I am a researcher working on video compression. As part of my work I need to play back raw (i.e. not compressed) video at the correct frame rate for participants to view as part of a compression quality assessment.

These clips are typically 10 seconds long, at a variety of frame rates up to 60fps and at a variety of resolutions from CIF to 1080p. They usually stored in yuv files of 4:2:0 format.

The problem I have is that 1080p videos cannot play back at the correct frame rate (at least above 24 or 30fps). I assume that this is because the data cannot be loaded from the the HDD quickly enough.

I typically used vlc player, or an obscure windows exe I have called vidview. But this is flexible. I have tried adjusting the file caching and disc caching parameters in vlc player to 10000ms, but this does solve the problem.

I usually use a Windows 7 computer, but this is flexible. I may possibly (or possibly not) already have access to an external RAID box. The desktop machine I am using at the moment has an i7, 8GB memory, a SATA2 HDD.

My question is: would simply playing the videos from a faster drive such as a RAID array or SSD be sufficient to solve the problem?

3 Answers 3


My question is: would simply playing the videos from a faster drive such as a RAID array or SSD be sufficient to solve the problem?

Maybe - however, before this can be answered more specifically, you first have to determine where the bottleneck in the video playback is to begin with. Indeed, if one could cache the entire video into RAM (or keep a rolling buffer long enough), using a faster disk drive wouldn't make any difference at all (again, assuming you have a large enough buffer).

If your buffer is long enough, it's possible your CPU is bottlenecked during playback. You can determine if this is the case by looking at your CPU usage during video playback; if it reaches a very high value (or you are using a single-threaded decoder, it shows a load of 100/C %, where C is the # of cores), it's possible your CPU is simply too slow to display the video in real-time.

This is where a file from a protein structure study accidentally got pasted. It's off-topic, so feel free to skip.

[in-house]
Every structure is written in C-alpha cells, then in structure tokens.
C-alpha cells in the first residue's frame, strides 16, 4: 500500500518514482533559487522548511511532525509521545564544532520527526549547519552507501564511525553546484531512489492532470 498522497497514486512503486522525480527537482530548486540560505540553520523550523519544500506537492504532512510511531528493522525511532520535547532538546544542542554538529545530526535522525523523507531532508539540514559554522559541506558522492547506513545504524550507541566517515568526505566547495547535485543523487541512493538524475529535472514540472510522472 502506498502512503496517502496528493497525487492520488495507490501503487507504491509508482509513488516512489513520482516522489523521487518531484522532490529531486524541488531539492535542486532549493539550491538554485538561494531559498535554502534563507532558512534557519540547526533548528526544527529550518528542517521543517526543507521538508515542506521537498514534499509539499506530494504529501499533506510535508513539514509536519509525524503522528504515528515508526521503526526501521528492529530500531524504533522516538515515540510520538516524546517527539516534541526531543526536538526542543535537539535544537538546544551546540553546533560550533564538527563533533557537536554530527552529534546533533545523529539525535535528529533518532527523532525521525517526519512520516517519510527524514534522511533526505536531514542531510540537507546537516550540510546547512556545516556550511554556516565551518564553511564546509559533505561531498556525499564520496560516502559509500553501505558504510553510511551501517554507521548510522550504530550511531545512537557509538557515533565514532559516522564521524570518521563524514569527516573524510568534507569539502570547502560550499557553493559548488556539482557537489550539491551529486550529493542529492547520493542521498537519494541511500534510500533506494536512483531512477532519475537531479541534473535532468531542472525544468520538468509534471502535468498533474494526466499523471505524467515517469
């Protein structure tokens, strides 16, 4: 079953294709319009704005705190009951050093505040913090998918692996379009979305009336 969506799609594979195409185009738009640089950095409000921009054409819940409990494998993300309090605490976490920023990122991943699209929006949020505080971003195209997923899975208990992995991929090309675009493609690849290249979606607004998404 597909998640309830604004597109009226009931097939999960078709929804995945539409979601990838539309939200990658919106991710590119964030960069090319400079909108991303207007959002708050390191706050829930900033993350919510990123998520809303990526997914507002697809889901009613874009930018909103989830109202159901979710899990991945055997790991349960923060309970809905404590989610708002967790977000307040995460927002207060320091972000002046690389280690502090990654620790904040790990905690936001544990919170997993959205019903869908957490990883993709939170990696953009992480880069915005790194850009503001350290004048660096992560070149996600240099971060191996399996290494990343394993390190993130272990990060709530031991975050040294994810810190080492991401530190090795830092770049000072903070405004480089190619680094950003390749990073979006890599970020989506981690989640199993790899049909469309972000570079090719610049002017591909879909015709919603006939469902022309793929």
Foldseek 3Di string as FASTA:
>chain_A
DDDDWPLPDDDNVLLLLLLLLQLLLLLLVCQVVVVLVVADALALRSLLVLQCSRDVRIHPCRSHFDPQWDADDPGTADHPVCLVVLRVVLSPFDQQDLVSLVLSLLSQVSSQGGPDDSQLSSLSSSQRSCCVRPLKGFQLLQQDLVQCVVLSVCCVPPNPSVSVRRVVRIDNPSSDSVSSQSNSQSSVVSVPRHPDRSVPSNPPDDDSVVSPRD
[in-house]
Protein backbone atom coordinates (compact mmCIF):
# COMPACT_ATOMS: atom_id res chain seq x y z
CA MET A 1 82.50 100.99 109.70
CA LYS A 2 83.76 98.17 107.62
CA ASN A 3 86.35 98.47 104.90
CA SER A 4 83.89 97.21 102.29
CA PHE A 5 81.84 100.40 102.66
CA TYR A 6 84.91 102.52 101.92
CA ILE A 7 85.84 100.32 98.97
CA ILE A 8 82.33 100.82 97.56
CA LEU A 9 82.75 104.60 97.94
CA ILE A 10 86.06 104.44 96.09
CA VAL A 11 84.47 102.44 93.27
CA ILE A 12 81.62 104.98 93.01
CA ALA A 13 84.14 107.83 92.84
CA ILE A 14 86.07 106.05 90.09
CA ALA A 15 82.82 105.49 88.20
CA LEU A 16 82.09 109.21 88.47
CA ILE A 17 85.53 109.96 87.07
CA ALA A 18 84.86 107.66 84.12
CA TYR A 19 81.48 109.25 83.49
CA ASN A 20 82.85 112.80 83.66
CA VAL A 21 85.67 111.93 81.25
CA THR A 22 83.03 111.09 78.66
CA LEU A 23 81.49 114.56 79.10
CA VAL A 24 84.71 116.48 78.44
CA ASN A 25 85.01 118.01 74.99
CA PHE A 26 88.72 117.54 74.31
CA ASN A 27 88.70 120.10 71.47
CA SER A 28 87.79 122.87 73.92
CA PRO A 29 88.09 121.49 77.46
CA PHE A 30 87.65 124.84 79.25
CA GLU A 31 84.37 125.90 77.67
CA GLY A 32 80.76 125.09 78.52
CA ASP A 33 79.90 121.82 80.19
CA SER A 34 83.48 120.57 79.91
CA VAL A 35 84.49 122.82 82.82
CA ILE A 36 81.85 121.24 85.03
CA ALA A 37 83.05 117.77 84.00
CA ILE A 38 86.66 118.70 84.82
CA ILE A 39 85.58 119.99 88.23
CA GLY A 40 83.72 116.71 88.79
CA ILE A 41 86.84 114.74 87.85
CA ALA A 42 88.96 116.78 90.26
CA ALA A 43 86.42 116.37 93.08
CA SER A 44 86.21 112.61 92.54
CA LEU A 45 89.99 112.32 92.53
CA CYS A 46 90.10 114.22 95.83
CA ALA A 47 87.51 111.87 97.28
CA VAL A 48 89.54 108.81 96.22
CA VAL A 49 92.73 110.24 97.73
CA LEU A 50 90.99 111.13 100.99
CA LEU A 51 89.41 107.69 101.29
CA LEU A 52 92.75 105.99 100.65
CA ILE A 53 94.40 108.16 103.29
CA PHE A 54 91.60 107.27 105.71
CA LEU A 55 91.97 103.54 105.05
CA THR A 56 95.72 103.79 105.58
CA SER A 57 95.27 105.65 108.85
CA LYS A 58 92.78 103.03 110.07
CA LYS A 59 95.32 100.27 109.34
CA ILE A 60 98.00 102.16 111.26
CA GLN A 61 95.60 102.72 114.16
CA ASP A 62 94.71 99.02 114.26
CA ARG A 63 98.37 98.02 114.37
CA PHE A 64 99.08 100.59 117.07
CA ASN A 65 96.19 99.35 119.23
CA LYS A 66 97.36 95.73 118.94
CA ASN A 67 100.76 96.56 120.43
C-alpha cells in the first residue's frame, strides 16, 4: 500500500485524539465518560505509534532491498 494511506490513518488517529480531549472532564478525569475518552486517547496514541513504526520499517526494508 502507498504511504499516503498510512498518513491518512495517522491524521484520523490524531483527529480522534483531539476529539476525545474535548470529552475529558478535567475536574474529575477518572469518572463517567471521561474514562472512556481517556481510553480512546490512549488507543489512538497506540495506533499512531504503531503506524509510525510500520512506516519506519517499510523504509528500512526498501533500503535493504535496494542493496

Once you've determined that the CPU is not the bottleneck, then you may want to consider adding a faster storage device to the machine (either SSD or RAM). To determine if your storage device is the bottleneck, you can use something like resmon.exe (included with Windows 7/8) to look at the disk activity of your media player during playback. If the disk transfer rate approaches the maximum speed the disk can handle, then it's likely this is where the bottleneck lies.

  • 1
    +1 for 'measure first`.
    – Hennes
    Jul 31, 2013 at 17:33
  • With uncompressed video, it is highly unlikely that the processor (especially a core i7) is the bottleneck. It is more likely the I/O subsystem as the OP suspects and the other answer says. Aug 1, 2013 at 17:55
  • Yeah, I should have mentioned in my answer why I was willing to accept the OPs guess for the disk being the bottleneck. Uncompressed video is much lighter on the CPU than compression. The OP mentioned they were testing compression quality and hadn't mentioned difficultly playing the compressed video, so I assumed the CPU was up to the task . . . also, even if the buffer is long enough, they could be getting buffer underruns if the disk I/O isn't fast enough . . .
    – ernie
    Aug 1, 2013 at 22:07

Raw HD generally requires about 120 MB/s, which you're not likely to get off a single spinning disk.

SSDs can get you this speed pretty easily, even on a SATA 3 GB/s port. Tom's Hardware has some charts of read speeds. They've got charts for spinning disks as well.

Another alternative since the clip is short might be to use a RAM disk, and shove the whole video in there.

RAID could get you there, but is probably the most complicated solution, and if you use spinning disks, you'd still have to worry about fragmentation, head seek, and other overhead that could cause dropped frames or other lag.

  • 1
    My vote goes for trying out a RAM disk first.
    – Taegost
    Jul 31, 2013 at 17:09
  • Although a RAM disk would be cool, they tend to be quite expensive. Just about any modern SSD will have more than enough speed for what you are trying to do. I would definitely recommend an SSD.
    – tbenz9
    Aug 2, 2013 at 1:28
  • 1
    @tbenz9 by RAM disk, I was just thinking a software RAM disk (as linked in the original answer), not dedicated hardware. Cost for this can be free (e.g. Gavotte Ramdisk), if there's enough system RAM available. The OPs system has 8 gigs of memory, and a 10 second, uncompressed 1080p would fit in less than 1.5 GB.
    – ernie
    Aug 2, 2013 at 15:54

I have done some work on the same stuff, 1080p60 is a total pain in the ass its about 3Gbps so you need a sata gen 3 at least to work with a hard drive and that means everything in the chain (processor, hard drive, motherboard) need to conform to the sata 3 standard. Most manufactures will say they support it but really don't.

I ended up using RAM a lot (not a disk, I wrote my own programs), and exclusively Linux. If you are doing research on Windows, you frankly have no idea what the computer is doing. Windows hides far too much from you and makes most things on the edge of consumer research impossible.

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